Should I ask “how are you today?”

Greeting

There are a million bits of advice on whether or not you should open up a call asking how someone is. Almost every article I’ve read recently has heavily sided with one word: “never.”

I disagree with that.

However, there is one and only one way I’ve seen asking “How are you today?” effectively every single time. This technique is hard to do well. I’ve taught people how to do it, but even I prefer to not use it because it doesn’t suit my style.

Right now you might be wondering, if it’s hard to do well, why bother?

Because I’ve never seen anything break the ice as quickly and consistently as this technique. If nothing else learning it will help you understand how to conduct a better sales call even if you never use it once in your entire life.

Let’s start with how sales reps get asking “How are you?” wrong.

Most calls go like this:

“Hi Prospect, this is Jonathan with ACME Corp, how are you?”

“I’m fine.”

“Great! I’m calling because…”

Re-read that exchange one more time before moving on.

Now tell me, if you ran into a friend and asked them “how are you?” and they said, “I’m fine,” what would you answer with? My guess is answering with “Great!” isn’t even on the list, unless you and your friend live and breathe sarcasm.

It’s completely inappropriate to say that to your friend.

Yet this is what sales reps do, even veteran reps.

Here’s the worst part: most prospectors will have a low connect rate. Nowadays 15% is a strong connect rate. I’ve seen a lot of connect rates around 10-12%, and some are as low as 5%. The person at the other end of the line rarely picks up and instead of getting a real live human being they get a half-hearted “how are you?” followed by the sound of a canned pitch getting opened.

This is one major reason prospects are more than willing to tell you they’re too busy, to send an email, or that they’re they’re all set.

It’s why they’ll say they’re “not interested” after not listening to your pitch.

Prospects have no idea what they’re turning down and they don’t care. The name of the game is to get the pesky salesperson off the phone and get back to REAL work. It’s not their job to listen to you, it’s your job to earn a moment to speak with them.

If you’re going to ask “how are you today?” you better be ready to react to their response.

There are two key things you will have to do to make this work well.

First, your immediate response is crucial. You need to convey that you heard them. Not just their words but their tone of voice. Your response needs to be the same reaction you’d have for a friend.

Say the prospect picks up and says “I’m fine.” She sounds busy, rushed, and probably waiting to drop a killer “not interested” right as you wrap up your pitch so she can go back to anything other than talking to you. What should you say?

Start by acknowledging what you’re picking up on. “It sounds like you’re busy so I’ll be brief.” It’s a simple sentence, yet it let’s the prospect know that you’ve heard them, both their words and their tone.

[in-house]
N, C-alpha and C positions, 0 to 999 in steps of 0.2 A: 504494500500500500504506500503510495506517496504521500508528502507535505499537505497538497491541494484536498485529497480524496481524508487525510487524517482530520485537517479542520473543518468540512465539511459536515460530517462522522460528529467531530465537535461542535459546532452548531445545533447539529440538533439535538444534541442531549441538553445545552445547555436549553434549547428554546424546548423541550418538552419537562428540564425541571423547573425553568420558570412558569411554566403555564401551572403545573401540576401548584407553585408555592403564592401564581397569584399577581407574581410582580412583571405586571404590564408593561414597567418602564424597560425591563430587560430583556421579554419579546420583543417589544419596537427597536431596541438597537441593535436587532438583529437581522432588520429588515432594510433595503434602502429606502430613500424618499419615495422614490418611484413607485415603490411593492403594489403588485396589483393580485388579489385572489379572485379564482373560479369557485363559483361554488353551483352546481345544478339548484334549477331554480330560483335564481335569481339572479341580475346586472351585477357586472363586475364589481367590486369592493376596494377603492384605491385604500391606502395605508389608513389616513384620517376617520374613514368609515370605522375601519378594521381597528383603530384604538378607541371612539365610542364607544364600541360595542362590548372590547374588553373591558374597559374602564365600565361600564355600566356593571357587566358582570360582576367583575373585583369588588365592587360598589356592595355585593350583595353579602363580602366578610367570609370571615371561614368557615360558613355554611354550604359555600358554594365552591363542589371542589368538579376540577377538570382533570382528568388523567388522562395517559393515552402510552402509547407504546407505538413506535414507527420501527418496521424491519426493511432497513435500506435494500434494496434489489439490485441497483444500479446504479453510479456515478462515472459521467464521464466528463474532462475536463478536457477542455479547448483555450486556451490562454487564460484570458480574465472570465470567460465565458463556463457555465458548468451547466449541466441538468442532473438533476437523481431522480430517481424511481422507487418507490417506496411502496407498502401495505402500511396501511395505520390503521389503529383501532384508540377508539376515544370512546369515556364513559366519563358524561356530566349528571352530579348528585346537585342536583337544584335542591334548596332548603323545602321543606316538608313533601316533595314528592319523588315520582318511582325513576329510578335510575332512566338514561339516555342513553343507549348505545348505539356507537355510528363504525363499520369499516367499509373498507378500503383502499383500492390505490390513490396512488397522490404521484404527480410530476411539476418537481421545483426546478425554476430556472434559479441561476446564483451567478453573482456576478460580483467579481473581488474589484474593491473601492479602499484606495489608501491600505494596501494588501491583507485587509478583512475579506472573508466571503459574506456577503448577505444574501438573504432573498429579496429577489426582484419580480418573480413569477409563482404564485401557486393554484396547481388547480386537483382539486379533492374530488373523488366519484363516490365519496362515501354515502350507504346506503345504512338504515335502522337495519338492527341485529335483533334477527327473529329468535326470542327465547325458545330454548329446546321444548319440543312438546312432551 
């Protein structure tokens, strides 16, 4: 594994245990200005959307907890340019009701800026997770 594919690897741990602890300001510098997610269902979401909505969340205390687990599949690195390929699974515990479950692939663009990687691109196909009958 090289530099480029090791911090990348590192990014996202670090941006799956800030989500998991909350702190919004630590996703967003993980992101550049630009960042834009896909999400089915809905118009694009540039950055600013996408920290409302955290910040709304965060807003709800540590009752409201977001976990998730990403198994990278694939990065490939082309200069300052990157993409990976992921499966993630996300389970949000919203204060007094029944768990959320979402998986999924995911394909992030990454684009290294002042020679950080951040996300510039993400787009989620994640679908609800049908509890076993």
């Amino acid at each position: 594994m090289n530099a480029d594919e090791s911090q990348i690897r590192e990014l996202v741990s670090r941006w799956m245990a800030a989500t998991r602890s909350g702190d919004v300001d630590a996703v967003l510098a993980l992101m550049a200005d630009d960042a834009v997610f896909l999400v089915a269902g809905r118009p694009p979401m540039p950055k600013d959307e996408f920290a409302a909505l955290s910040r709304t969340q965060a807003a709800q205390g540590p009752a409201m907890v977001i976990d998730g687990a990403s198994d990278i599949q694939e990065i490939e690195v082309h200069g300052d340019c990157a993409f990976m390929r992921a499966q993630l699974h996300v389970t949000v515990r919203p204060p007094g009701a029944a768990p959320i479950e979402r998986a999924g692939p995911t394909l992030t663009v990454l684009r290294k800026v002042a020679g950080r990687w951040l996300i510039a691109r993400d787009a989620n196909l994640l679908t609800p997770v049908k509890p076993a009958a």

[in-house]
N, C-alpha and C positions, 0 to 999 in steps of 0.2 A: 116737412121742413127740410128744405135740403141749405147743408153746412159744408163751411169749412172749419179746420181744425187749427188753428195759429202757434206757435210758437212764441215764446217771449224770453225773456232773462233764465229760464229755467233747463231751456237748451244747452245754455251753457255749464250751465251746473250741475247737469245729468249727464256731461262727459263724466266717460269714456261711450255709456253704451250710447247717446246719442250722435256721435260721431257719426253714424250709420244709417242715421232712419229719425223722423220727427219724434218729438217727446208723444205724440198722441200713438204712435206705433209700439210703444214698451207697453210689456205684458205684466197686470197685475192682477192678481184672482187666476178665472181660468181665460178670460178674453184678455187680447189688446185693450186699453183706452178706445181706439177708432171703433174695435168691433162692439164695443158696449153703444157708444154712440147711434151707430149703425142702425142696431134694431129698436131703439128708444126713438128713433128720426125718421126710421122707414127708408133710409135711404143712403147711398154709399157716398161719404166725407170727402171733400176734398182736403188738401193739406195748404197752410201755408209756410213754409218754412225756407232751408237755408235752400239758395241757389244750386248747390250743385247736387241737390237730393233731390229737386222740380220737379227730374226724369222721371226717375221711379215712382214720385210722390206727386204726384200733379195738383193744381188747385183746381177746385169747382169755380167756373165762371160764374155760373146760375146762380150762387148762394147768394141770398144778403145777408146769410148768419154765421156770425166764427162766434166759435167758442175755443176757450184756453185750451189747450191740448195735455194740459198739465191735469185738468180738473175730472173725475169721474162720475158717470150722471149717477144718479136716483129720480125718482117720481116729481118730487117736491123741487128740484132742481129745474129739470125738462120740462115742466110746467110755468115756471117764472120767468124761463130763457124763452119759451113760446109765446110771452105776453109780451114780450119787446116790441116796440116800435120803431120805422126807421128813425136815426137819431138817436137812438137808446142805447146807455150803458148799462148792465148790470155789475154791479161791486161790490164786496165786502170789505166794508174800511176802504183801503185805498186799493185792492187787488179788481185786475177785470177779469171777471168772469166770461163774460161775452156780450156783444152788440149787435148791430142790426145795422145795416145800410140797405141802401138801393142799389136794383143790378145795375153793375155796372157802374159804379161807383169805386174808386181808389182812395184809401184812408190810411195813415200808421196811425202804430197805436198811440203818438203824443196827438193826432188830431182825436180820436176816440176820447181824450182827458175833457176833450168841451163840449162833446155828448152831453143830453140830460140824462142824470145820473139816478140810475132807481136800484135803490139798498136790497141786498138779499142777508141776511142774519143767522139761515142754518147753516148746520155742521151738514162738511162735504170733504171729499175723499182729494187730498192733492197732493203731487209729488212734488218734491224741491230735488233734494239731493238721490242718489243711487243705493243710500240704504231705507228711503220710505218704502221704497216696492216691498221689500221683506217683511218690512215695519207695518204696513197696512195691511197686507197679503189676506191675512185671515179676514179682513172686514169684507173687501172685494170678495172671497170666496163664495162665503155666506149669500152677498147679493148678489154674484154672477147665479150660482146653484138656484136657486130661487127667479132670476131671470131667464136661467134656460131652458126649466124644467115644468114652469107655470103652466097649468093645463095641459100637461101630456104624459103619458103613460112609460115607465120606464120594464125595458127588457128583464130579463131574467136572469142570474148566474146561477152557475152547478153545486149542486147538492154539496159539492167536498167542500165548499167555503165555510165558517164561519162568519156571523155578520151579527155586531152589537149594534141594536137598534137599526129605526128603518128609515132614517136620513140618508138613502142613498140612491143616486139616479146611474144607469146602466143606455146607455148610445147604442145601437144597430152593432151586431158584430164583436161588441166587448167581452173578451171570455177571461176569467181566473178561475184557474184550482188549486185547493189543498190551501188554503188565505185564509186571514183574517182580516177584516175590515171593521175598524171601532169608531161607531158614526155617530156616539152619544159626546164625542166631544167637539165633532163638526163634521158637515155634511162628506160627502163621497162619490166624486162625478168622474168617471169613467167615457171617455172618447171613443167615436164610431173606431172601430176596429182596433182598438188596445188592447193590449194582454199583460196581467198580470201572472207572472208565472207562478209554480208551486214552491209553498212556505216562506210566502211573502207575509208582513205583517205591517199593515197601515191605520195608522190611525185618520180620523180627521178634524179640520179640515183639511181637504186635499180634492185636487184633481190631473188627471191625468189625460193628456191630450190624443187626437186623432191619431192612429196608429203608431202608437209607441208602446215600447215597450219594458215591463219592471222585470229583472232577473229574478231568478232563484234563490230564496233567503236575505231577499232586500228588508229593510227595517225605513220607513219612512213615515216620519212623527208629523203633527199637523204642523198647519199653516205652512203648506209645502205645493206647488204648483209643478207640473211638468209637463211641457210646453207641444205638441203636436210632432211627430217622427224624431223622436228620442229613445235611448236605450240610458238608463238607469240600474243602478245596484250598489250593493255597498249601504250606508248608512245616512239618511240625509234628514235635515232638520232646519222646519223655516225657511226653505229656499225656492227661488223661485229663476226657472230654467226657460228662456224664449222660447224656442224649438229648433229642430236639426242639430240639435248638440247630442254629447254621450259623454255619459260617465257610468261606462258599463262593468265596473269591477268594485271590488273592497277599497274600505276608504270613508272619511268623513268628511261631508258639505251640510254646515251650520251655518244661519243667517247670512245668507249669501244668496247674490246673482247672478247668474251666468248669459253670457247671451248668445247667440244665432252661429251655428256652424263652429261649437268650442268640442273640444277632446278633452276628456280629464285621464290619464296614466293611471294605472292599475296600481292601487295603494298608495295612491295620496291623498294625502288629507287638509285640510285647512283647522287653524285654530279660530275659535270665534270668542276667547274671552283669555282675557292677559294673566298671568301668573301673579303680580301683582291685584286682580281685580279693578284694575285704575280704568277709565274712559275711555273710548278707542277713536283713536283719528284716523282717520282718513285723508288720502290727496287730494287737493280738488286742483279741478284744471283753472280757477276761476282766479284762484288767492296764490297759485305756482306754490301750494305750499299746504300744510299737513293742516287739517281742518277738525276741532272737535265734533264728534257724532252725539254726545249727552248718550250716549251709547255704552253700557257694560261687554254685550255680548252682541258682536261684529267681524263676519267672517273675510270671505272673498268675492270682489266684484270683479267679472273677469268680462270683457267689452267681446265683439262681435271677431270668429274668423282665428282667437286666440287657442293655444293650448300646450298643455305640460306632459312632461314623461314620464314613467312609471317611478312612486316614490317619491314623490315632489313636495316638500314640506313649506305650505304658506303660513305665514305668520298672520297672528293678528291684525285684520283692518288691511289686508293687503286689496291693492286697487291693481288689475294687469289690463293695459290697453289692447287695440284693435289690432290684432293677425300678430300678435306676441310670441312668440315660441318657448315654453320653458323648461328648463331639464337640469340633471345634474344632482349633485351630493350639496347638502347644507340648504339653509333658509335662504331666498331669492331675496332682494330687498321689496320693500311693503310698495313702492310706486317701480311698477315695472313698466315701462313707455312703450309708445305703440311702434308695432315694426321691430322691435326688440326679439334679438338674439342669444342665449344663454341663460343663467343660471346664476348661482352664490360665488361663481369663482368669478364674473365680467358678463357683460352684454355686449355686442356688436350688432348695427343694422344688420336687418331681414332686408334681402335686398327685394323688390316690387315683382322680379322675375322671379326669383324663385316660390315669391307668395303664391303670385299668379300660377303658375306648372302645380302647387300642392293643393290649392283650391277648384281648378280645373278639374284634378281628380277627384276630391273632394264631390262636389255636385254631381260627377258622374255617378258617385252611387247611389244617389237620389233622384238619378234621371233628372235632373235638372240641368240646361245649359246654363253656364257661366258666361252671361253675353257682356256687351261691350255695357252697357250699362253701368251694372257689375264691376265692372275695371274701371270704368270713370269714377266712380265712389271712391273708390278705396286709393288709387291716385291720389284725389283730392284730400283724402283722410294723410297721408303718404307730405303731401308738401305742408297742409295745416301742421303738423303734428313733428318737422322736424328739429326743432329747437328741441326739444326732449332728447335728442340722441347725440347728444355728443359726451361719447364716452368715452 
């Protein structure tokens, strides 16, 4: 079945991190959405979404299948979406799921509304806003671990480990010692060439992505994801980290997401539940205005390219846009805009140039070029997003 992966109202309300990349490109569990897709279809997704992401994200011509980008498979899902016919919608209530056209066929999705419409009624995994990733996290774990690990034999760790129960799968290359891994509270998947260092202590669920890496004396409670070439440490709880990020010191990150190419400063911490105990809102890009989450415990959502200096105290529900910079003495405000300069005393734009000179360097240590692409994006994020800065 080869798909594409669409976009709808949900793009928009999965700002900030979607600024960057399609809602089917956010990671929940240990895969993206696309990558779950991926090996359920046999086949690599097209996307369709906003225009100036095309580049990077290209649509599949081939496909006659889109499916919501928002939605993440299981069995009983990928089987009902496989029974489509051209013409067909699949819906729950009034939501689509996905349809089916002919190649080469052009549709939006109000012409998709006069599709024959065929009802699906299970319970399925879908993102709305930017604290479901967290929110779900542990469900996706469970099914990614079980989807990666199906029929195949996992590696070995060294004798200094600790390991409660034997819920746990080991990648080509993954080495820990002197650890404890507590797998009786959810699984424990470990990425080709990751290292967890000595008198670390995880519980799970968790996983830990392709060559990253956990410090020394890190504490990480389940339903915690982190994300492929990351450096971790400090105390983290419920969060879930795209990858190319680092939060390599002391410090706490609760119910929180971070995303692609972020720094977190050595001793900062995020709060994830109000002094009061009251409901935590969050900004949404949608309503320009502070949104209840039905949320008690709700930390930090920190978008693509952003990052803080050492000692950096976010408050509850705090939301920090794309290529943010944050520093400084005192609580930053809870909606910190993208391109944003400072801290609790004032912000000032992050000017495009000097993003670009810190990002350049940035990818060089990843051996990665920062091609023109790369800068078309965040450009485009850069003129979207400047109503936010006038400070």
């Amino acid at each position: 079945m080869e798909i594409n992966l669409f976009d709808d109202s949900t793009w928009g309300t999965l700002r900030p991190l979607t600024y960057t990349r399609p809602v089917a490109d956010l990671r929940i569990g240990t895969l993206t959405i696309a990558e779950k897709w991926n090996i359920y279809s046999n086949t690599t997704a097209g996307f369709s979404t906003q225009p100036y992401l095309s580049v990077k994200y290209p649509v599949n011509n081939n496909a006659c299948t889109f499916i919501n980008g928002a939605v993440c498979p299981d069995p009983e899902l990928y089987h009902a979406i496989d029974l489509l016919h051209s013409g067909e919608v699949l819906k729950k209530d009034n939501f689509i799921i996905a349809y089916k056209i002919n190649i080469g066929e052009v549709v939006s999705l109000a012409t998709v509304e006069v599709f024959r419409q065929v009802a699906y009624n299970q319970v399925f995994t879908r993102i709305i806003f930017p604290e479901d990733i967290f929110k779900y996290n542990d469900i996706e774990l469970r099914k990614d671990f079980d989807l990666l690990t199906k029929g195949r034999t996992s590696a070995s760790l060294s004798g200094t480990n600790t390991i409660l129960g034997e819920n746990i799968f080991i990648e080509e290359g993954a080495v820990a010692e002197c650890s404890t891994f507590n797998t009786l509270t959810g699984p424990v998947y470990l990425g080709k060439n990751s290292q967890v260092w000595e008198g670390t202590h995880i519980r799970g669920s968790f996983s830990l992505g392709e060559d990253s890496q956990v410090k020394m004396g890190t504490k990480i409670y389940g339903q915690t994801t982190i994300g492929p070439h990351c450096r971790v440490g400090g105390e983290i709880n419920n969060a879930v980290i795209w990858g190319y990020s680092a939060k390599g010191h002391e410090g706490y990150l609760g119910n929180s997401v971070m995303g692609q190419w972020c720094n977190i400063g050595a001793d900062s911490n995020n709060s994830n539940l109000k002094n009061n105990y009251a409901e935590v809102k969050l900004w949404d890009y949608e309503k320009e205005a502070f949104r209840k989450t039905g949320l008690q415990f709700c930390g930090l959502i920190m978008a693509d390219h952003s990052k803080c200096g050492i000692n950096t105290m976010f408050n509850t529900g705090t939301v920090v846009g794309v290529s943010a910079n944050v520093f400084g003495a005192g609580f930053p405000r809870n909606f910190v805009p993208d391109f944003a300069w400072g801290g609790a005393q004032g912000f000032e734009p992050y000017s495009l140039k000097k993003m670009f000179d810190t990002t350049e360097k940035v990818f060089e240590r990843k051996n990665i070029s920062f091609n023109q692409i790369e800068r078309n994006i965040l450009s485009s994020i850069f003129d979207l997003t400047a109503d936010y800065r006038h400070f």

Let’s walk through the exact opposite scenario to see what I mean by this.

If she picks up and says, “I’m doing great, how are you today?!?” Acknowledge how rare a treat it is to get a prospect who sounds delighted to get your phone call today.

“I’m doing well! You’re the happiest person I’ve spoken with today, I’m curious, what’s your secret?”

Have a little fun with it. Nothing over the top, just one good sentence.

The second thing you need is a pitch that fits both of these scenarios.

That might sound crazy to you, but it’s not. I know, these scenarios sound completely different. One prospect is busy and ready to run you off the phone, while the other one sounds ready to spend an hour chatting with you. Most of the time you don’t have to change anything.

The key is that what you say next needs to be short enough for the busy prospect in mind with a close that fits the scenario.

This is where so many people go wrong. This doesn’t mean you should have a one size fits all canned sales pitch, this means that where you take the call from here should basically be the same.

Let me give you two simplified examples I’ve used before.

“Prospect, the reason to my call is we help companies like yours get more leads and conversions organically through their website. Do you have just 30 seconds so I can give you a thumbnail sketch of that?”

Take a moment to walk through both scenarios in your head. Do you feel either prospect would be turned off by asking for 30 seconds? I know they won’t – if the prospect is going listen they will let you talk, and if they’re to hang up on you they’re going to end the call.

The second example to consider.

“Prospect, the reason for my call is we help companies like yours get better insights across their sales team. Our clients are able to manage their pipeline better to win more deals, quickly see areas to help individually coach their reps, and have the peace of mind that they will forecast accurately to the CEO and board members. I’m only looking for 5 minutes to see if this could be a good fit, so if now works could I ask you a few questions to better understand….”

Read the second pitch out loud and you’ll realize it’s short and to the point. If you’re busy you’ll feel like I gave you a quick pitch out of respect. If you were talkative I gave you enough value before asking for a longer conversation.

In both instances the pitch is short and to the point.

Fun question: are there any added benefits to asking “how are you today?”

Yes, there’s one. It takes someone an average of 18 seconds to disconnect from what they were doing when they pick up the phone before fully engaging in a new conversation. Asking “how are you today?” Gets the clock ticking in your favor.

In a world where no one picks up the phone, you need every advantage you can get.

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